March 18 marks the 56th anniversary of the landmark Gideon v. Wainwright (1963) Supreme Court decision that granted poor criminal defendants the right to have a lawyer represent them in court in state criminal cases even if they could not afford one. It overturned a prior decision that allowed indigent defendants counsel only in special circumstances (i.e., those charged with serious criminal offenses such as murder in state, not federal, trials).

This landmark decision bolstered the public defender profession, which had been percolating since the early 20th century and forced states to assume the burden of providing legal representation to poor defendants. Instead of a capricious system that varied from place to place, theoretically the court was insisting upon all impoverished defendants receiving quality counsel.

The justices recognized that the right to counsel is critical toward the principle of equal justice under the law, an important legal concept embedded in the 14th Amendment and even engraved on the Supreme Court building itself. But do poor defendants actually receive equal justice? While the courts have mandated representation for all, the dictate for equality before the law remains a lofty ideal, not a reality. As we rethink our criminal justice system, that must change if we wish to create a fairer, more just society.

In 1893, Clara Shortridge Foltz — the first woman in California to pass the state’s bar exam — proposed a model public defender bill (the Foltz Public Defender Bill) that was ultimately passed in 30 states and remains the blueprint for the modern public defender system. The Foltz bill called for a system of salaried defense attorneys devoting much or all of their time to representing poor individuals accused of crimes, who could not afford to pay for their own attorney.

The nation’s first public defender office was established in Los Angeles County in 1914; seven years later California became the first state to pass a statewide public defender bill. Yet perhaps as an indicator that the profession was gaining steam, in the 1930s there was a backlash by members of the private bar. Among the complaints were that the sheer number of cases could balloon to the point of the public defender becoming exhausted by the vast workload and losing enthusiasm for his or her work.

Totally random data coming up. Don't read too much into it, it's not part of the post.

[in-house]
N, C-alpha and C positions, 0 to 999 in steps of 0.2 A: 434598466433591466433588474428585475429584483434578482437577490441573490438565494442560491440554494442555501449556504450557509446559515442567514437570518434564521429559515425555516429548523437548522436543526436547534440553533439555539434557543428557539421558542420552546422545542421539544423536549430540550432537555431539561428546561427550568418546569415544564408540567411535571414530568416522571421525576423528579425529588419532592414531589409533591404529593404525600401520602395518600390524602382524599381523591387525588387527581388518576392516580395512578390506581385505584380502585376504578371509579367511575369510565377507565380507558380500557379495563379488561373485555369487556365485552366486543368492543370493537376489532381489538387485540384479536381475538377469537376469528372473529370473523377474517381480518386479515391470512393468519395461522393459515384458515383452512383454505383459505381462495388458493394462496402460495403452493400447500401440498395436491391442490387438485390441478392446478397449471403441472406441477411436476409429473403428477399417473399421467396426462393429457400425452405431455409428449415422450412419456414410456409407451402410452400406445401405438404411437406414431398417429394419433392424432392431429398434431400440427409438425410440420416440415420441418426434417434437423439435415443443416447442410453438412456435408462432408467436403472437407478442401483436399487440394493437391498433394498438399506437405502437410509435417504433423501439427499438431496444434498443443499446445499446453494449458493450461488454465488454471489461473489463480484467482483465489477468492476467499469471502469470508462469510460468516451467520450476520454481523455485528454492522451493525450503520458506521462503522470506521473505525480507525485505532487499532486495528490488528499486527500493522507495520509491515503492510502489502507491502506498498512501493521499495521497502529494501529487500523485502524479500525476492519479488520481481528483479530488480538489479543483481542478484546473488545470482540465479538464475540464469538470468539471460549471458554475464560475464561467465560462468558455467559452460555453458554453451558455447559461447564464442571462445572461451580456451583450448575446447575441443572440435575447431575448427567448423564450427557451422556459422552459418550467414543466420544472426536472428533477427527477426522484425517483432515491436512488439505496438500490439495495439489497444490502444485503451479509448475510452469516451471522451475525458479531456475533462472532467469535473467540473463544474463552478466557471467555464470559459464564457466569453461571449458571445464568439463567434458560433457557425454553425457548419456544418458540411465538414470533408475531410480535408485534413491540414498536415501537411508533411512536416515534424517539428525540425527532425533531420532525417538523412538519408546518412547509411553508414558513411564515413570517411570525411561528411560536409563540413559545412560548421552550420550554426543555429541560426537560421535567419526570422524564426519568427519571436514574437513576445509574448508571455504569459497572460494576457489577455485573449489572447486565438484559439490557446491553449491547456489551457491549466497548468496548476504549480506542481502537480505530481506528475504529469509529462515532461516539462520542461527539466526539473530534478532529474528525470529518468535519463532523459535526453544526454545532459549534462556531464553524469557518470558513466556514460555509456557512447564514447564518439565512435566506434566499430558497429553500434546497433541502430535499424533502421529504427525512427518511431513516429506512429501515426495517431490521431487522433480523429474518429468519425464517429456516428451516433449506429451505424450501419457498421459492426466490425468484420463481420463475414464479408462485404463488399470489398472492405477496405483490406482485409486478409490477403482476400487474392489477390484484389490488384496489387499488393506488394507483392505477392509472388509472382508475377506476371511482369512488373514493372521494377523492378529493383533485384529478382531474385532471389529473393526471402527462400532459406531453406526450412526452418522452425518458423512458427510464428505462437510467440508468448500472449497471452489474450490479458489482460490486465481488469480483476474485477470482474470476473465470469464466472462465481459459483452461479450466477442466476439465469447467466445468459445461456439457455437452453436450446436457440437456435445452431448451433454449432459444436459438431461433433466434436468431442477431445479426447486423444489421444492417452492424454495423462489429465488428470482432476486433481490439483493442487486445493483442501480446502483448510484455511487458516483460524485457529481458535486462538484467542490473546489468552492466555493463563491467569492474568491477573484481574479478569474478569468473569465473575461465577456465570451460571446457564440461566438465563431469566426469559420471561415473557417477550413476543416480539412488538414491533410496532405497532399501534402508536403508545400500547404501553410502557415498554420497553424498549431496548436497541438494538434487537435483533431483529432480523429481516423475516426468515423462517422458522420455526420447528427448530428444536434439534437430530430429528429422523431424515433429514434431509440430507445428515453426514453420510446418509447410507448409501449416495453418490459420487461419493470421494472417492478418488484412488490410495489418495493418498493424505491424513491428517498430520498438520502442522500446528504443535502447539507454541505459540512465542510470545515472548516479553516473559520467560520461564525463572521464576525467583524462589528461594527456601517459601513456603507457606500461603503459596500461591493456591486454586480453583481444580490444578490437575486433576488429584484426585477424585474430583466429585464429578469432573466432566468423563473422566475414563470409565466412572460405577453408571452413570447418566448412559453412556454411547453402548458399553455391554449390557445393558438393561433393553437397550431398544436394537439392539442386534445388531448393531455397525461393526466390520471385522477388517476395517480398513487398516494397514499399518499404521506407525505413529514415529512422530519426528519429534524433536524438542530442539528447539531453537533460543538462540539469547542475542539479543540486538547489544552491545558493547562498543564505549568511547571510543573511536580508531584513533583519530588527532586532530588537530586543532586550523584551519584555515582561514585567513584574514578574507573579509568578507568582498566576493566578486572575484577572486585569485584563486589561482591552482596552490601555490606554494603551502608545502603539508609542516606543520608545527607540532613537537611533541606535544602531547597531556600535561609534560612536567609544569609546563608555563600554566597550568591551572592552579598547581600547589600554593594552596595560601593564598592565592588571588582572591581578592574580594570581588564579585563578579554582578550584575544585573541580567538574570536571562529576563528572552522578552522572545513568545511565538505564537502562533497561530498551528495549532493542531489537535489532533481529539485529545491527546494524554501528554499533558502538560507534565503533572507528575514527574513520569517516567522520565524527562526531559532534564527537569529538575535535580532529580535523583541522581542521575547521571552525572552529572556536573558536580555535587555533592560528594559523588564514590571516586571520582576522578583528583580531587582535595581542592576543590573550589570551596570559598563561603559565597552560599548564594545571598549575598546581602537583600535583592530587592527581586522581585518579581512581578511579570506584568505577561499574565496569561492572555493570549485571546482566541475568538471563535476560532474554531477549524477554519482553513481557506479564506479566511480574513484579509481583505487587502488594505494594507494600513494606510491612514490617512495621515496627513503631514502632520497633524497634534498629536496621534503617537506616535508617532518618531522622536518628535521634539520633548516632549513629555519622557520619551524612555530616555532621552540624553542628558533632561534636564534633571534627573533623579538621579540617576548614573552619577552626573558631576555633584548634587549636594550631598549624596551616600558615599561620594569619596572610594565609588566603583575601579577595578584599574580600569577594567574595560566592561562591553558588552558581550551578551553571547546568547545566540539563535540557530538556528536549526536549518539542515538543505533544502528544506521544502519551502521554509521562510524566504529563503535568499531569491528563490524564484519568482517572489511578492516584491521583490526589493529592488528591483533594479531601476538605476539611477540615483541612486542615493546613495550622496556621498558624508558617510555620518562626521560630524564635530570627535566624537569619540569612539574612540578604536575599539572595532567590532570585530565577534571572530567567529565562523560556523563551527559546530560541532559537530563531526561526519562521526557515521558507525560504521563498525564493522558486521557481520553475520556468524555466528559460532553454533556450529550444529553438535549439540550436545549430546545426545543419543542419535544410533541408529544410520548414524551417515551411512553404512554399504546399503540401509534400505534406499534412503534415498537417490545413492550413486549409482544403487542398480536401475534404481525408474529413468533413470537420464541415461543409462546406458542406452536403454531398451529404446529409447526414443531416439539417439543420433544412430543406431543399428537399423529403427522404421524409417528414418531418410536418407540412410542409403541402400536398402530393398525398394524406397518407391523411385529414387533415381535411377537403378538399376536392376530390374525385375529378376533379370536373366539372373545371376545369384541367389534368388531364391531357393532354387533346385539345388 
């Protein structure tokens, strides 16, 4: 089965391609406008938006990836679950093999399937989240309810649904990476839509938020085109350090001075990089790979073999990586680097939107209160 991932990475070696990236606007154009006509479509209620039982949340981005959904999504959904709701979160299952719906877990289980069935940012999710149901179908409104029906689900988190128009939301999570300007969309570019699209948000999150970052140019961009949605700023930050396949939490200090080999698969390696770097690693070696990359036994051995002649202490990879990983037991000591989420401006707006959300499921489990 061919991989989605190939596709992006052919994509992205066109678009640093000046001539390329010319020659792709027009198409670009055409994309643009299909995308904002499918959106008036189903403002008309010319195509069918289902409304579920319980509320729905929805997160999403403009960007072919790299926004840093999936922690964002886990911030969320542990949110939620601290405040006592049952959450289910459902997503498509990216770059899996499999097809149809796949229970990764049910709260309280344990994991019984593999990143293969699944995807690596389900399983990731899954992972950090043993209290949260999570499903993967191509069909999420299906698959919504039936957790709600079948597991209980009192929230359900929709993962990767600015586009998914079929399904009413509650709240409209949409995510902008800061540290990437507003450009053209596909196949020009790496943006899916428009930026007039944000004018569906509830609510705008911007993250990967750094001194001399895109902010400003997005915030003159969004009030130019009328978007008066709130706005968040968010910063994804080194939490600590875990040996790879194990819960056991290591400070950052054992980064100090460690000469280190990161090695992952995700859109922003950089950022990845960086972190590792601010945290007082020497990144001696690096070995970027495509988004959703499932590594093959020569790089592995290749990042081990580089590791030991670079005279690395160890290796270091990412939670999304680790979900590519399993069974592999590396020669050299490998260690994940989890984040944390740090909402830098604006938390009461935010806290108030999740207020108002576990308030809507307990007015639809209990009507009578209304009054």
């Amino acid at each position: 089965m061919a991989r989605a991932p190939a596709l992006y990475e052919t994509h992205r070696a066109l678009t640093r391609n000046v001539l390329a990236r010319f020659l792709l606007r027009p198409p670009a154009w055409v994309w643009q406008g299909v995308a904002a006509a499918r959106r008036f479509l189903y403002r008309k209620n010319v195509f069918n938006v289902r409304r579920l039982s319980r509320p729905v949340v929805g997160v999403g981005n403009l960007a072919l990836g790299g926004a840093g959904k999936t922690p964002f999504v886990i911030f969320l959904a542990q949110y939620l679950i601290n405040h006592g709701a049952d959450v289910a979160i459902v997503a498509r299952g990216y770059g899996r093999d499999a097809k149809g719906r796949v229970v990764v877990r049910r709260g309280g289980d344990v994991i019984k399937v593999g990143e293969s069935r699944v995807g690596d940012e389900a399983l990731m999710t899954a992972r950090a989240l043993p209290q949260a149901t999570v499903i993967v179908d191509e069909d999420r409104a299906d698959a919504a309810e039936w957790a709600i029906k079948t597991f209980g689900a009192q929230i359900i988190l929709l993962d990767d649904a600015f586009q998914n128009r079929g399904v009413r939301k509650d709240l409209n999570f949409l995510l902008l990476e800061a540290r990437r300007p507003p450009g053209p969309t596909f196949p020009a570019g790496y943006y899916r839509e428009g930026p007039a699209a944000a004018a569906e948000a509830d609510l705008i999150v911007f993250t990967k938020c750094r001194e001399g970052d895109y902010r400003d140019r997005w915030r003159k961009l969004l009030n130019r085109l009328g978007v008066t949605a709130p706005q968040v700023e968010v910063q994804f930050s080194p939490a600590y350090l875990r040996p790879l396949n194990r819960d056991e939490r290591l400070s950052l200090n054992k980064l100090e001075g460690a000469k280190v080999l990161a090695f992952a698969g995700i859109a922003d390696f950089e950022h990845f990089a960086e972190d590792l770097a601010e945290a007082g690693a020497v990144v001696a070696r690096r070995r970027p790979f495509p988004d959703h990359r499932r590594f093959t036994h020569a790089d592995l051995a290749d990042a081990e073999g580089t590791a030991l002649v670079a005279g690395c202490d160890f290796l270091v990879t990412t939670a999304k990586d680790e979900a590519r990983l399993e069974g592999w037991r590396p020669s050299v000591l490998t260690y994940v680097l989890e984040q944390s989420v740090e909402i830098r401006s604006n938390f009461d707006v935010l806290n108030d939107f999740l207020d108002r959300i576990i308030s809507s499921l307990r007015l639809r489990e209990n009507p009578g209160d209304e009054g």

This backlash exposed the uneven nature of the availability of quality counsel at this time. The roots of the Gideon case, in fact, trace to this moment and the infamous Scottsboro case in 1932, where both poverty and racism played a role in undermining the justice system. In Powell v. Alabama (1932), nine black teens ranging in age from 13 to 19 years old, often referred to as the Scottsboro Boys, were accused of raping two young white women. (One of those women, Ruby Bates, later recanted her initial testimony and testified for the defense in a subsequent trial.) Represented by unqualified counsel, the young men — most of whom were illiterate — were convicted by an all-white jury, and eight were sentenced to death.

Ultimately, the Supreme Court weighed in, determining the trials as conducted violated the Due Process Clause of the 14th Amendment, thereby overturning the men’s convictions. The Scottsboro case helped spur on the civil rights movement and has remained a symbol of racial injustice in the justice system.

But the publicity didn’t remedy the uneven nature of the public defender system. By 1951 there were 28 public defender offices nationwide. The largest office, in Los Angeles, employed 15 lawyers. But many other places had no such services. How they were used and who was responsible for hiring public defenders also varied by state, as well as the types of cases they handled.